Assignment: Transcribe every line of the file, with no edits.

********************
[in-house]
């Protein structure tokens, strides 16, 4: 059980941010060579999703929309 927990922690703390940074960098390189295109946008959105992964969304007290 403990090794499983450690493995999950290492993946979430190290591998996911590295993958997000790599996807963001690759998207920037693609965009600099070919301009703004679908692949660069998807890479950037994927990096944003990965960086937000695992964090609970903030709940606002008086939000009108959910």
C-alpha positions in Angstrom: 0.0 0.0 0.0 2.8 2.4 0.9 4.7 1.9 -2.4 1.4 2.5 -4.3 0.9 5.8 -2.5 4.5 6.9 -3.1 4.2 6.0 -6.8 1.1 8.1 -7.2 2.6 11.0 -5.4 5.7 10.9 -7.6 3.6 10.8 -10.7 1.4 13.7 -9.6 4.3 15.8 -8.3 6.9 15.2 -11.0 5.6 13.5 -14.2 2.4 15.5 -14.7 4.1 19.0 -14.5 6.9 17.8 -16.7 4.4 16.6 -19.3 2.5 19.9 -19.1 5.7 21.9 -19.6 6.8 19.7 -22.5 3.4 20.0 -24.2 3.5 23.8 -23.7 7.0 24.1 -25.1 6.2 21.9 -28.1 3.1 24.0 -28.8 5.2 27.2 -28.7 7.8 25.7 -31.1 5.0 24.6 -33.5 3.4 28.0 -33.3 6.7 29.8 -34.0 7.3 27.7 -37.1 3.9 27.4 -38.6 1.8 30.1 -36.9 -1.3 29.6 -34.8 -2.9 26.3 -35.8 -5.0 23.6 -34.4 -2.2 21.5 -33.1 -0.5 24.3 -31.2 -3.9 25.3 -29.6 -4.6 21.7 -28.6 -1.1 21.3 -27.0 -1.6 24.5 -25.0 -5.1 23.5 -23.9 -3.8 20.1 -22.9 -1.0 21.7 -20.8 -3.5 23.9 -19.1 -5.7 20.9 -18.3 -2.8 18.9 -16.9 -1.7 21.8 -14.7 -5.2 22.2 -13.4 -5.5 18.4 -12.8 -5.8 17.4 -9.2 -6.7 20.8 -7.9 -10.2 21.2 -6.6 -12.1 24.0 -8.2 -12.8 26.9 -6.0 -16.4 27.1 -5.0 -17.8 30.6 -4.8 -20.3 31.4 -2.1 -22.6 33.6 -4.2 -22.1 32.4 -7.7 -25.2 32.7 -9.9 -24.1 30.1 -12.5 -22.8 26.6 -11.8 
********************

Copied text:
[in-house]
């Protein structure tokens, strides 16, 4: 059980941010060579999703929309 927990922690703390940074960098390189295109946008959105992964969304007290 403990090794499983450690493995999950290492993946979430190290591998996911590295993958997000790599996807963001690759998207920037693609965009600099070919301009703004679908692949660069998807890479950037994927990096944003990965960086937000695992964090609970903030709940606002008086939000009108959910």
C-alpha positions in Angstrom: 0.0 0.0 0.0 2.8 2.4 0.9 4.7 1.9 -2.4 1.4 2.5 -4.3 0.9 5.8 -2.5 4.5 6.9 -3.1 4.2 6.0 -6.8 1.1 8.1 -7.2 2.6 11.0 -5.4 5.7 10.9 -7.6 3.6 10.8 -10.7 1.4 13.7 -9.6 4.3 15.8 -8.3 6.9 15.2 -11.0 5.6 13.5 -14.2 2.4 15.5 -14.7 4.1 19.0 -14.5 6.9 17.8 -16.7 4.4 16.6 -19.3 2.5 19.9 -19.1 5.7 21.9 -19.6 6.8 19.7 -22.5 3.4 20.0 -24.2 3.5 23.8 -23.7 7.0 24.1 -25.1 6.2 21.9 -28.1 3.1 24.0 -28.8 5.2 27.2 -28.7 7.8 25.7 -31.1 5.0 24.6 -33.5 3.4 28.0 -33.3 6.7 29.8 -34.0 7.3 27.7 -37.1 3.9 27.4 -38.6 1.8 30.1 -36.9 -1.3 29.6 -34.8 -2.9 26.3 -35.8 -5.0 23.6 -34.4 -2.2 21.5 -33.1 -0.5 24.3 -31.2 -3.9 25.3 -29.6 -4.6 21.7 -28.6 -1.1 21.3 -27.0 -1.6 24.5 -25.0 -5.1 23.5 -23.9 -3.8 20.1 -22.9 -1.0 21.7 -20.8 -3.5 23.9 -19.1 -5.7 20.9 -18.3 -2.8 18.9 -16.9 -1.7 21.8 -14.7 -5.2 22.2 -13.4 -5.5 18.4 -12.8 -5.8 17.4 -9.2 -6.7 20.8 -7.9 -10.2 21.2 -6.6 -12.1 24.0 -8.2 -12.8 26.9 -6.0 -16.4 27.1 -5.0 -17.8 30.6 -4.8 -20.3 31.4 -2.1 -22.6 33.6 -4.2 -22.1 32.4 -7.7 -25.2 32.7 -9.9 -24.1 30.1 -12.5 -22.8 26.6 -11.8 